An example on Grattan’s website shows the cost implications of not repaying a BNPL deal in time. It explains that if a customer borrowed £200 on a 12-month BNPL deal with an interest rate of 34.94% and failed to pay off the entire amount within the year, they would be charged interest of £69.88. This amount would then attract interest of 34.94% until repaid.
Adrian Lowcock, head of personal investing at Willis Owen, says there are plenty of reasons for people to be wary of this kind of debt.
“The reason such services exist is that companies know there are people who aren’t good at paying off any debts due before the interest rate charges apply, and therefore they recoup their costs and make more money from exactly the sort of people who should avoid these offers,” he explains. “The interest rates aren’t always clear up front and, instead, they are promoted with 0% offers and convenience messages.”
Grattan is in the minority when it comes to providing a worked example of BNPL before the customer commits to a purchase. Some other retailers only provide vague statements, but no figures.
Fashion website Very offers payment options where customers spending a minimum of £100 can delay payment for up to six months, and those spending £300 for up to a year. There is no interest to pay if you repay the debt in full within the payment-free period but when interest kicks in, the typical APR is 39.9%.
Very’s website states that “interest is calculated from point of order and charged at the end of the payment-free period, if you haven’t paid in full by this time”.
Customers are told exactly how much interest they will potentially have to pay when their order progresses through to the checkout stage. A £300 debt not repaid in full at the end of a 12-month BNPL deal would attract £119.70 in interest.
Littlewoods has a higher representative APR at 44.9%, meaning a customer who didn’t pay a £300 debt within a 12-month deferred payment period would be hit with an interest bill of £134.70.
A spokesperson for Shop Direct, the company behind Very and Littlewoods, says: “Helping customers understand our ways to spread the cost is vital in ensuring we maintain trusted, long-lasting relationships with our customers. In our most recent customer research, 96% said they are familiar with and understand how BNPL works. We continue to improve and look at new ways to make it even easier for customers to understand our ways to spread the cost.”
Andrew Hagger, financial analyst and founder of *Moneycomms, says the problem is many shoppers won’t pay too much attention to the small print regarding the interest-free repayment criteria.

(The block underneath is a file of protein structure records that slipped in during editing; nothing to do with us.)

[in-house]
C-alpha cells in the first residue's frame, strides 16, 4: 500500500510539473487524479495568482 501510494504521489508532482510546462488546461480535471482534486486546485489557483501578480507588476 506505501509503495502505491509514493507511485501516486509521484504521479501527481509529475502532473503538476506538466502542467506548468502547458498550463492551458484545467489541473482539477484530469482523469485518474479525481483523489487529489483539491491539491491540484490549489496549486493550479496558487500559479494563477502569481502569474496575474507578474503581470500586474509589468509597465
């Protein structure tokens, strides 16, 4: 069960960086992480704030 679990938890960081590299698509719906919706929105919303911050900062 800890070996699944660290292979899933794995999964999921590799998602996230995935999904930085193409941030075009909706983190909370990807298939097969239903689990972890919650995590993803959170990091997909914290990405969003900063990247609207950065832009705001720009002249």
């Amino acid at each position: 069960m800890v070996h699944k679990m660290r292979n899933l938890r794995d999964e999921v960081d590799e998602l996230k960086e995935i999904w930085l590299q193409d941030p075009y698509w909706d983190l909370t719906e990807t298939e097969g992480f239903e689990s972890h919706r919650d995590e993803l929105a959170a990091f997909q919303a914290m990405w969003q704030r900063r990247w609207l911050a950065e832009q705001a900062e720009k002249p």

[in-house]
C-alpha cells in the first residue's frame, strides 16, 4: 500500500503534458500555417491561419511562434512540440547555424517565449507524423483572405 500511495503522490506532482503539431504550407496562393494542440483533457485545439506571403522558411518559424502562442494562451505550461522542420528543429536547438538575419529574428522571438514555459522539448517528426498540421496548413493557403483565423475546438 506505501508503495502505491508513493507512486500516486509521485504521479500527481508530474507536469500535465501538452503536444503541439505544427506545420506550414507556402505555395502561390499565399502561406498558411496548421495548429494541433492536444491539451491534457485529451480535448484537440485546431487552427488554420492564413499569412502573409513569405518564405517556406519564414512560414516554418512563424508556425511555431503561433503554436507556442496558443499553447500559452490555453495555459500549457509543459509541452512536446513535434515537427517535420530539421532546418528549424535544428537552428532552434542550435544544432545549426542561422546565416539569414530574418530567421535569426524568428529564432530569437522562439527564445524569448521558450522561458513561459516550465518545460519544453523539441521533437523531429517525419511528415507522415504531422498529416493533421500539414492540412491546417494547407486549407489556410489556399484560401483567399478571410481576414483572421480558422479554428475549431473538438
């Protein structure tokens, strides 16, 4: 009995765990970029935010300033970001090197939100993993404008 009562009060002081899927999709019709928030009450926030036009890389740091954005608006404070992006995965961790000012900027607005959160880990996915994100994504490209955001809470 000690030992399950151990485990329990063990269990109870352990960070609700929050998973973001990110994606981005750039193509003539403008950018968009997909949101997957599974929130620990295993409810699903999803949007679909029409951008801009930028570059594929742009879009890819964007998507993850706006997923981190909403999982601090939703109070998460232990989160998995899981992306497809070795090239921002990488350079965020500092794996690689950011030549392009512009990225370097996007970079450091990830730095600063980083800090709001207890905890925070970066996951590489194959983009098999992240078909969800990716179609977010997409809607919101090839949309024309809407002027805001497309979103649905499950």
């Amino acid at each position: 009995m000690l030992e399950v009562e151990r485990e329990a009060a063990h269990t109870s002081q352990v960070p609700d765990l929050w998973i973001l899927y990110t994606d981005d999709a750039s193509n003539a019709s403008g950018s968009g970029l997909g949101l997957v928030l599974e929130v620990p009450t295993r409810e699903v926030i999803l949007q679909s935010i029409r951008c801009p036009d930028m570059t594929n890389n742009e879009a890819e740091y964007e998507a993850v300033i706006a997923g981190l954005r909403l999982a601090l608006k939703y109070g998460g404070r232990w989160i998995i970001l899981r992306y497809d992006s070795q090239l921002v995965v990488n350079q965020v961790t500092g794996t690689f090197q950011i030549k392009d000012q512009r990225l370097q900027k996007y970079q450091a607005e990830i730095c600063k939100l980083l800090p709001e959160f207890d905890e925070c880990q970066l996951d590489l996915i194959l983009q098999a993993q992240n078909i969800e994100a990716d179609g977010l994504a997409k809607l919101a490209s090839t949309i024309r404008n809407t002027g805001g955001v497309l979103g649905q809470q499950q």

“With such high rates of interest being charged, customers will be in for a nasty shock if they fail to pay up within the required timescale,” he warns.
Citizens Advice is calling for BNPL deals to be properly advertised with the consequences of not making a repayment on time clearly stated.
The charity cites the example of a man who bought a £600 iPad from a catalogue company on a year-long interest-free deal. He still owed £100 at the end of the interest-free period, and was hit with a backdated charge of nearly £700 interest – more than the original cost of the iPad.
Another potential issue with BNPL deals is that many shoppers will start out with good intentions to repay their debt before the BNPL period expires, but find their financial circumstances change and they can’t afford to pay.
“It is always worth saving money until you can afford to buy”
Caroline Siarkiewicz, head of UK debt advice at the Money Advice Service, says that before entering into any credit agreement it’s important to think about whether you can afford it, not just now but in the future.
“Be honest. If an unexpected bill arrives this month, can you still afford to pay your BNPL deal in full before the end of the interest-free period?” she says. “For retail spending, such as clothes, cosmetics or luxury items, it’s always worth saving money and waiting until you can afford to buy.”
For many people buying big ticket items or a series of smaller ones, a credit card will be a better option than retailer credit. A card offering 0% on purchases for a set period of time will be your best bet. But you need to make at least the minimum repayment each month – this amount will be included on your statement.
An even better plan would be to limit you spending until you have saved enough money to buy items with cash. That way, you won’t be caught out by the small print of BNPL deals and other ‘spread the cost’ payment options.
Emma Lunn is a personal finance journalist who writes for the Guardian, Telegraph, Mirror and Thisismoney.co.uk